Then on and onward drew,
And varied its sound like the broil of war,

And loud and louder grew.
Still glares the lightning blue and pale,

And roars th' astounding din ;
And rattle the windows with bickering hail,

And the rasters ring within.
And cowering hounds the board beneath

Are howling with piteous moan,
While lords and dames sit still as death,

And words are utter'd none.
At length in the waning tempest's fall,

As light from the welkin broke,
A frighten'd man rush'd through the hall,

And words to the baron spoke. “ The thunder hath stricken your tree so fair,

Its roots on green-sward lie.”— “What tree ?”_The Elden planted there

Some thirty years gone by.” “ And wherefore starest thou on me so,

With a face so ghastly wild ?” “White bones are found in the mould below,

Like the bones of a stripling child.”
Pale he became as the shrouded dead,

And his eyeballs fix'd as stone;
And down on his bosom dropp'd his head,

And be utter'd a stifled groan.

Then from the board, each guest amazed,

Sprang up, and curiously Upon his sudden misery gazed,

And wonder'd what might be. Out spoke the ancient seneschal, “I

pray ye stand apart, Both gentle dames and nobles all,

This grief is at his heart.
“Go, call St. Cuthbert's monk with speed,

And let him be quickly shriven,
And fetch ye a leech for his body's need,

To dight him for earth or heaven.”
“No, fetch me a priest,” the baron said,

In a voice that seem'd utter'd with pain; And he shudder'd and shrunk, as he faintly bade

His noble guests remain. “ Heaven's eye each secret deed doth scan,

Heaven's justice all should fear : What I confess to the holy man,

Both heaven and you shall hear.”
And soon St. Cuthbert's monk stood by

With visage sad, but sweet,
And cast on the baron a piteous eye,

And the baron knelt low at his feet. “O, father! I have done a deed

Which God alone did know;
A brother's blood these hands have shed,

With many a fiend-like blow : “ For fiends lent strength like a powerful charm,

And my youthful breast impell’d, And I laugh'd to see beneath my arm

The sickly stripling quell’d.
A mattock from its pit I took,

Dug deep for the Elden Tree,
And I tempted the youth therein to look

Some curious sight to see.
“ The woodmen to their meal were gone,

And ere they return'd again,
I had planted that tree with my strength alone,

O’er the body of the slain.
“ Ah! gladly smiled my father then,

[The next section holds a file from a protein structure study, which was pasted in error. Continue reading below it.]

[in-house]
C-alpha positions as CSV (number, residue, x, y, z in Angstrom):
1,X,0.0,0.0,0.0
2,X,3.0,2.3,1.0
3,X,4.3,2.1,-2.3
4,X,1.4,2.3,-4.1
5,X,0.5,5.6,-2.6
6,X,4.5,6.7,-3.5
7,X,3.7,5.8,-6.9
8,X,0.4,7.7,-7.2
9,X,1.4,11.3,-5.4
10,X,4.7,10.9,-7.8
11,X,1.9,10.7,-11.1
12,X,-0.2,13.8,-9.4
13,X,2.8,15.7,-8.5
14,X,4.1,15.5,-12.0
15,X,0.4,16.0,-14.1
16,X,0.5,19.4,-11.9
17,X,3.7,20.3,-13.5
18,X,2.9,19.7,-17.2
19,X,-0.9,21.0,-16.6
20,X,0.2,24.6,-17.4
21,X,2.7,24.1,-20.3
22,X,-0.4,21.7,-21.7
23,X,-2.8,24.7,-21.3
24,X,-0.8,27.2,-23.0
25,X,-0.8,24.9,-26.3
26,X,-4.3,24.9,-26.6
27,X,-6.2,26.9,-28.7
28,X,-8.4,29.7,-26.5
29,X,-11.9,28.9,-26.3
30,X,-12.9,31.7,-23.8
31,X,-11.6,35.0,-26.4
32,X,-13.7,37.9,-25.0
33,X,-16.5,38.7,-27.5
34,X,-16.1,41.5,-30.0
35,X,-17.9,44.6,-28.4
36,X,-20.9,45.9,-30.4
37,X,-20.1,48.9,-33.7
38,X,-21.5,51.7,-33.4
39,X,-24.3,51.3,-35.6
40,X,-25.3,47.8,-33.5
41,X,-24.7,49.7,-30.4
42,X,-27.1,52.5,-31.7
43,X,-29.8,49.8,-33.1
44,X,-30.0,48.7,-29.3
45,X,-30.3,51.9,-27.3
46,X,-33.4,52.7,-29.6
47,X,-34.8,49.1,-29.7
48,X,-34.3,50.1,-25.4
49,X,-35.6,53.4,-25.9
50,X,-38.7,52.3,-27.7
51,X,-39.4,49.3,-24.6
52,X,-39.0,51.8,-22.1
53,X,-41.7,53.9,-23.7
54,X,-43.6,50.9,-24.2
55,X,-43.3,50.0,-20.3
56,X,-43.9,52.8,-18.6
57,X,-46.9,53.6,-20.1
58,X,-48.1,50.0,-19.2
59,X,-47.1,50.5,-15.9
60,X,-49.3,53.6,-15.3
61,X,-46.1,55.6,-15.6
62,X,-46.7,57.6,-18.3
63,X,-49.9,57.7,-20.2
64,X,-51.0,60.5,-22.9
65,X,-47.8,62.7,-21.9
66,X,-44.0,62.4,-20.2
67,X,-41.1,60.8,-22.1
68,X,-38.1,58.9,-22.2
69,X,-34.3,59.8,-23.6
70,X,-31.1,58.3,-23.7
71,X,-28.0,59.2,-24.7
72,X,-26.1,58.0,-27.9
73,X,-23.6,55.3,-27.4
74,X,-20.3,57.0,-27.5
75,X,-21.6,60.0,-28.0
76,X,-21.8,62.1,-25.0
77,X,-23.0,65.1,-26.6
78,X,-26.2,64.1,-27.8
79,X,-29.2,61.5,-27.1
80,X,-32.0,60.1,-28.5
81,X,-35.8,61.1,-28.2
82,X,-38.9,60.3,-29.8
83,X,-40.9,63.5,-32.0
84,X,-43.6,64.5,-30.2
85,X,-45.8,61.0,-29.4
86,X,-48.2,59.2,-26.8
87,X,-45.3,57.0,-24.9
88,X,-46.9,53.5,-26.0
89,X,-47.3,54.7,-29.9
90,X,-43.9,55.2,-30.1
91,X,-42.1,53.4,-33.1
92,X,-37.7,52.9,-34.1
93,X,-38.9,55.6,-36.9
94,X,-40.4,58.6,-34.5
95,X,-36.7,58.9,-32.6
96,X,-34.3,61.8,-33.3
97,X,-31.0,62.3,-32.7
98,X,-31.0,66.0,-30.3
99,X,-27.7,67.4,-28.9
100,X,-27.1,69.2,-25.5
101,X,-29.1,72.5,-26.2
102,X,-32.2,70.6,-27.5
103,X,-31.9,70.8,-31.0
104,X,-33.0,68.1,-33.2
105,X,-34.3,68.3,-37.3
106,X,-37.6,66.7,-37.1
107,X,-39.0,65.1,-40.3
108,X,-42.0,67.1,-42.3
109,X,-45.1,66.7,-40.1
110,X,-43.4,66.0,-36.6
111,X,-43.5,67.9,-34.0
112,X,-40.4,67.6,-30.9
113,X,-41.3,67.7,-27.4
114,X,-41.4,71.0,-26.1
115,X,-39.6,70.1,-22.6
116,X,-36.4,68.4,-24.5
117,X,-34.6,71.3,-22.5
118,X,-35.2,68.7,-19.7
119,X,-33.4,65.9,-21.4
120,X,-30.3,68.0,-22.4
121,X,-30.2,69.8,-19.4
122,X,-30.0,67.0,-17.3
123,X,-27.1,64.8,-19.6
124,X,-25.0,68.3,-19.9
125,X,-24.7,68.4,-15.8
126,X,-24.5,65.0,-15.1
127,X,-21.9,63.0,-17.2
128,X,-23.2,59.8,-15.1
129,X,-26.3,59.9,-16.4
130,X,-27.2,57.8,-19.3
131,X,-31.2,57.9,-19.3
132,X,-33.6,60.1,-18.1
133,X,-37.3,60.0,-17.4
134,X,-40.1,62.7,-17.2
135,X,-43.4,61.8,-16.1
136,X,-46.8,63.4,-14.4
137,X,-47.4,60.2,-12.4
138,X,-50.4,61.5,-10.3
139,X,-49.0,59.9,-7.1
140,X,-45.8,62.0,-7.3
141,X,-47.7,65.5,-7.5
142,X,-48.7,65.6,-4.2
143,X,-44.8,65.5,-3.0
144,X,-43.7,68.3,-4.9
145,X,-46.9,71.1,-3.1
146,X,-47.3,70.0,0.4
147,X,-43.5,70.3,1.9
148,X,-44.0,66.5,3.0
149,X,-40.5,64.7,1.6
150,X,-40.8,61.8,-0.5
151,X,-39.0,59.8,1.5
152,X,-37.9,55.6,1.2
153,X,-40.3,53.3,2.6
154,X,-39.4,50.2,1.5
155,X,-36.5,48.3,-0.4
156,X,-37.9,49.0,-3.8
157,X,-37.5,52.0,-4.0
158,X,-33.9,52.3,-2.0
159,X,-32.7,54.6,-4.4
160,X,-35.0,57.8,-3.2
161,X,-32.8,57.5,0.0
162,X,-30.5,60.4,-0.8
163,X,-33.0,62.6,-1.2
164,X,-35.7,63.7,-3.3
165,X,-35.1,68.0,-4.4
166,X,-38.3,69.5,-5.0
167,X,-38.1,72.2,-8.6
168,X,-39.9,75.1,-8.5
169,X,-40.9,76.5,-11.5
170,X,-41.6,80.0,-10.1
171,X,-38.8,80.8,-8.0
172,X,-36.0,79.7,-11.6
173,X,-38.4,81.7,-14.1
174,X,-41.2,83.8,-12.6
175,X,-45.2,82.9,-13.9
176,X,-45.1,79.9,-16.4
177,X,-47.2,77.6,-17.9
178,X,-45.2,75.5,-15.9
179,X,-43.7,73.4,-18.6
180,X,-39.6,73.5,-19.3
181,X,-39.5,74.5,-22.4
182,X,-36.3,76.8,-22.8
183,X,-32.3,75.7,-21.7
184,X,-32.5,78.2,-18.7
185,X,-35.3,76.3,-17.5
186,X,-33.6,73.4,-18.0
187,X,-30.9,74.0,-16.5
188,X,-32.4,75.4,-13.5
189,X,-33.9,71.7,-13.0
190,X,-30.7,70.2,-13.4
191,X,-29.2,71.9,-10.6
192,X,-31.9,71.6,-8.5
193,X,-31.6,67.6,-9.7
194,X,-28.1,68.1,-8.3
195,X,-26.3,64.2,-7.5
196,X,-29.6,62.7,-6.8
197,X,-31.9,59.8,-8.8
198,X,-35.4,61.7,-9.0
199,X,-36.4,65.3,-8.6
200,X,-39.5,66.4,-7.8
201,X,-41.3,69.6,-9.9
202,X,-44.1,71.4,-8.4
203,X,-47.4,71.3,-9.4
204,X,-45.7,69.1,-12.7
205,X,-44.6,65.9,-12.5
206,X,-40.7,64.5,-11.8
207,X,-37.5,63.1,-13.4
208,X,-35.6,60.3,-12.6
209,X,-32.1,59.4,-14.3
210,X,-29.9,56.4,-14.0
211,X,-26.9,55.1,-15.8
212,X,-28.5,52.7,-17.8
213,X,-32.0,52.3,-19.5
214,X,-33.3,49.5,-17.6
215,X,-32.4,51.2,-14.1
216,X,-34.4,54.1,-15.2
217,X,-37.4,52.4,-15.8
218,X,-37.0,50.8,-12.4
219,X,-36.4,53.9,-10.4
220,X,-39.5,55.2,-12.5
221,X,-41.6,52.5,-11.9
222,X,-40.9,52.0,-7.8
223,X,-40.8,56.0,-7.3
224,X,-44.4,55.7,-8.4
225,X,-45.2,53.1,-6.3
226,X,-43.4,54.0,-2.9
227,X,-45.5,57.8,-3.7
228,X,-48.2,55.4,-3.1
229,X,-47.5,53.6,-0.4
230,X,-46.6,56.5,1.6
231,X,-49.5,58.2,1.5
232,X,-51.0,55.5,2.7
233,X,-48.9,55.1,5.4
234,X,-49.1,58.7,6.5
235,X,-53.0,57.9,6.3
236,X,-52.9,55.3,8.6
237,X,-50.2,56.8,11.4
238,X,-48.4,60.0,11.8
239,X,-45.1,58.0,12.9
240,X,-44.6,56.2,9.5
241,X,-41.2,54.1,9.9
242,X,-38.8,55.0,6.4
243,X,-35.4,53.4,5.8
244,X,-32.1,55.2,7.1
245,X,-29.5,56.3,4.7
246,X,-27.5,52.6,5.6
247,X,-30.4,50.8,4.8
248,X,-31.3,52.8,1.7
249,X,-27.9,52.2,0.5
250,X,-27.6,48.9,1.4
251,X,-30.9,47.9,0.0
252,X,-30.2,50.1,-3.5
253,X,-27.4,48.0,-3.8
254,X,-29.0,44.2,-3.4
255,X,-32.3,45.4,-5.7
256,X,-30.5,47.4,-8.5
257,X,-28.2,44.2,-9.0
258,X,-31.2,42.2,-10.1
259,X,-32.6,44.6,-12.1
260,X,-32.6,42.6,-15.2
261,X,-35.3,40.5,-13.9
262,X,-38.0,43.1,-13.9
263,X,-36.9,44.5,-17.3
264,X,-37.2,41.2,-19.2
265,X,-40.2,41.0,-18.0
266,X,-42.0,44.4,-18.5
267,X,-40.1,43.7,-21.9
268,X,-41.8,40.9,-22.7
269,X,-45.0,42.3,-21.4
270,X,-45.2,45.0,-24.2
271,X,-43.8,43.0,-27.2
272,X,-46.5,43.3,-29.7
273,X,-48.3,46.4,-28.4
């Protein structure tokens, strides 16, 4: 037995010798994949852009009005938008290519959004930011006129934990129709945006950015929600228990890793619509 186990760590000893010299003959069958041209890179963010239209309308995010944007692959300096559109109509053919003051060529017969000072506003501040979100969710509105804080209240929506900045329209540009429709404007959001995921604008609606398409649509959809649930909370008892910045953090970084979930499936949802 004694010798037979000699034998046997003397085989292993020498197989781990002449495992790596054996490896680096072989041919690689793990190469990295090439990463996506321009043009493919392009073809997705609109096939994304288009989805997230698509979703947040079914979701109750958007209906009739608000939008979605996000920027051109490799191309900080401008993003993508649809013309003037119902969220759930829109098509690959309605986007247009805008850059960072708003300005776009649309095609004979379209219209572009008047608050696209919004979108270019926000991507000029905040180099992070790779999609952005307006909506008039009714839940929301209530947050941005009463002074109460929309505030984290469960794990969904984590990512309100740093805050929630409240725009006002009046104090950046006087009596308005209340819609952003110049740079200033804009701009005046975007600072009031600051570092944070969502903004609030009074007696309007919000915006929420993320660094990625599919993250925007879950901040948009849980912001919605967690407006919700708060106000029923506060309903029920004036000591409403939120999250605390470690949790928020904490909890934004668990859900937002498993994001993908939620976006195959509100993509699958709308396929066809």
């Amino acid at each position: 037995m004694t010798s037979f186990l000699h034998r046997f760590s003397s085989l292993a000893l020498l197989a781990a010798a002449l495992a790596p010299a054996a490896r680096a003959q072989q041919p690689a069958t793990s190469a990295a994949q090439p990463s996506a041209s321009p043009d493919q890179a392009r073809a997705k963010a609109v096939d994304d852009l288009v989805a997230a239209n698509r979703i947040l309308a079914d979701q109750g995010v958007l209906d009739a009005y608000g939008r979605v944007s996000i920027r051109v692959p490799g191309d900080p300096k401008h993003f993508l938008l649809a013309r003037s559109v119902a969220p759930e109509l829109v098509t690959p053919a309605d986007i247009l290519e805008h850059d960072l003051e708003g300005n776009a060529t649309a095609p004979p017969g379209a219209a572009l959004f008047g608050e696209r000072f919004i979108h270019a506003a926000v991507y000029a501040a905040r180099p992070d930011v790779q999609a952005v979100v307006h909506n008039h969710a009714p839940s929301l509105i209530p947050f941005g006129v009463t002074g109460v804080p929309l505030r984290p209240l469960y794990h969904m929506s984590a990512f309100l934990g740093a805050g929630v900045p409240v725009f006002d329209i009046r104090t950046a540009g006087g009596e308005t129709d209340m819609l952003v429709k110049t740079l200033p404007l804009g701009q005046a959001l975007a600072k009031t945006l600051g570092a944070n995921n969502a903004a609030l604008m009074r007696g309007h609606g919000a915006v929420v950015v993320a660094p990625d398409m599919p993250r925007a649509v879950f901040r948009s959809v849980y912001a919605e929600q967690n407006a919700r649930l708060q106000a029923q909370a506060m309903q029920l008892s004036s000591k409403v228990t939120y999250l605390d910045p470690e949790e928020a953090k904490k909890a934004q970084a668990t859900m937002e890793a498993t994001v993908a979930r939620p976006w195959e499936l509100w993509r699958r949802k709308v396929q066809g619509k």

And seldom he smiled on me, When he heard that my skill, like the skill of men,

Had planted the Elden Tree.
“But where was his eldest son so dear,

Who nearest his heart had been ?
They sought him far, they sought him near,

But the boy no more was seen.
“ And thus his life and lands he lost,

And his father's love beside :
The thought that ever rankled most

In this heart of secret pride.
“Ah! could the partial parent wot

The cruel pang he gives,
To the child neglected and forgot,

Who under his cold eye lives !
“ His elder rights did my envy move,

These lands and their princely hall ; But it was our father's partial love,

I envied him most of all.

“ Now thirty years have o'er me pass'd,

And, to the eye of man,
My lot was with the happy cast,

My heart it could not scan.
“O! I have heard in the dead of night,

My murder'd brother's groan,
And shudder'd, as the pale moonlight

On the mangled body shone.
“ My very miners, pent in gloom,

Whose toil my coffers stored,
And cursed belike their cheerless doom,

Were happier than their lord. « 0, holy man! my tale is told

With pain, with tears, with shame; May penance hard, may alms of gold,

Some ghostly favour claim ? “ The knotted scourge shall drink my blood,

The earth my bed shall be, And bitter tears my daily food,

To earn Heaven's grace for me."
Now, where that rueful deed was done,

Endow'd with rights and lands,
Its sharp spires brightening in the sun,

A stately abbey stands.
And the meek'st monk, whose life is there

Still spent on bended knee,
Is he who built that abbey fair,

And planted the Elden Tree,

“ With fast unbroke and thirst unslaked,

Must we on the hard ground sleep?
Or, like ghosts from vaulted charnel waked,

Our cheerless vigil keep?”
“ Hard hap this day in bloody field,

Ye bravely have sustain'd,
And for your pains this dismal bield,

And empty board have gain'd.
“ Hie, Malcom, to that varlet's steed,

And search if yet remain
Some homely store, but good at need,

Spent nature to sustain.
“ Cheer up, my friends! still heart in hand,

Though few and spent we be, We are the pith of our native land,

And we shall still be free. “ Cheer up! though scant and coarse our meal,

In this our sad retreat,
We'll fill our horn to Scotland's weal,

And that will make it sweet."
Then all, full cheerly, as they could,

Their willing service lent, Some broke the boughs, some heap'd the wood,

Some struck the sparkling flint. And a fire they kindled speedily,

Where the hall's last fire had been,
And pavement, walls, and rafters high,

In the rising blaze were seen.
Red gleam on each tall buttress pour'd

The lengthen'd hall along,
And tall and black behind them lower'd

Their shadows deep and strong.
The ceiling, ribb'd with massy oak,

From bickering flames below,